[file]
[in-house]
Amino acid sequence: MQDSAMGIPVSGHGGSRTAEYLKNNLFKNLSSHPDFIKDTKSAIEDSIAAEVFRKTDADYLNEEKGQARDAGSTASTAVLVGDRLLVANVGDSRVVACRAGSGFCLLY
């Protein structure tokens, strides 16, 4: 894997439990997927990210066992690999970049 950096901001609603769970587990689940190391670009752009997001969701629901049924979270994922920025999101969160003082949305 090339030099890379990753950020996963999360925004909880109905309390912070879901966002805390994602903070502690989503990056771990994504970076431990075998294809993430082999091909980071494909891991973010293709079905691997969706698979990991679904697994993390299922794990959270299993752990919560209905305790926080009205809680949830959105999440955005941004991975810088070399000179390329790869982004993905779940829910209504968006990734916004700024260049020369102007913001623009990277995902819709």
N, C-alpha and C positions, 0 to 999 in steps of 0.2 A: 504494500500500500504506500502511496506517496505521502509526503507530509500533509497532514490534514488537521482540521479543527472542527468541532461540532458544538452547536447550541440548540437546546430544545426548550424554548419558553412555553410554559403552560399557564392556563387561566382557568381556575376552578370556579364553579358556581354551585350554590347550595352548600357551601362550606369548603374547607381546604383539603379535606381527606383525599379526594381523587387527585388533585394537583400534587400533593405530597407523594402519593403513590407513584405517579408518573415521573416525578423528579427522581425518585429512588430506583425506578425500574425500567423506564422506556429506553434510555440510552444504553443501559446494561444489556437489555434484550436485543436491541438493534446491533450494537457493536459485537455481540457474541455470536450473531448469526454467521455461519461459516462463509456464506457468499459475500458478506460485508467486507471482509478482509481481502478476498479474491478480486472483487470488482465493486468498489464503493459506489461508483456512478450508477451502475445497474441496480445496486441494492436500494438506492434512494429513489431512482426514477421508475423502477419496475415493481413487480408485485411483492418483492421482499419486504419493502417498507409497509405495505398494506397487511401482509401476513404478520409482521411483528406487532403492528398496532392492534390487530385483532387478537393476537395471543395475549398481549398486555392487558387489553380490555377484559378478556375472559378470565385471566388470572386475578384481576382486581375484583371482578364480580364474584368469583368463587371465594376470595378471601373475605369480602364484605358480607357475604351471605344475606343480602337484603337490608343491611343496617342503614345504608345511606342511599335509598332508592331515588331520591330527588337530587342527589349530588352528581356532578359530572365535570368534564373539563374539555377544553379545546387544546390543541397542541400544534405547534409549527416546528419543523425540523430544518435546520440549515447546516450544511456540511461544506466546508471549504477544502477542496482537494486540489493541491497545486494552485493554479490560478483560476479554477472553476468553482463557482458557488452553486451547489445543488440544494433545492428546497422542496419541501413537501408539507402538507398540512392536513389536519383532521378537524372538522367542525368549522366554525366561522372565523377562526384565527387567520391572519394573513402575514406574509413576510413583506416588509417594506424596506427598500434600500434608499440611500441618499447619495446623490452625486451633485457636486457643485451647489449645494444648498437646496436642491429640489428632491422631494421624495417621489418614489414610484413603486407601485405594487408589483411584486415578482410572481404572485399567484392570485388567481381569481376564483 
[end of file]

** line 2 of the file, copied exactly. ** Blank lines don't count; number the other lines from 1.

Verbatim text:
Amino acid sequence: MQDSAMGIPVSGHGGSRTAEYLKNNLFKNLSSHPDFIKDTKSAIEDSIAAEVFRKTDADYLNEEKGQARDAGSTASTAVLVGDRLLVANVGDSRVVACRAGSGFCLLY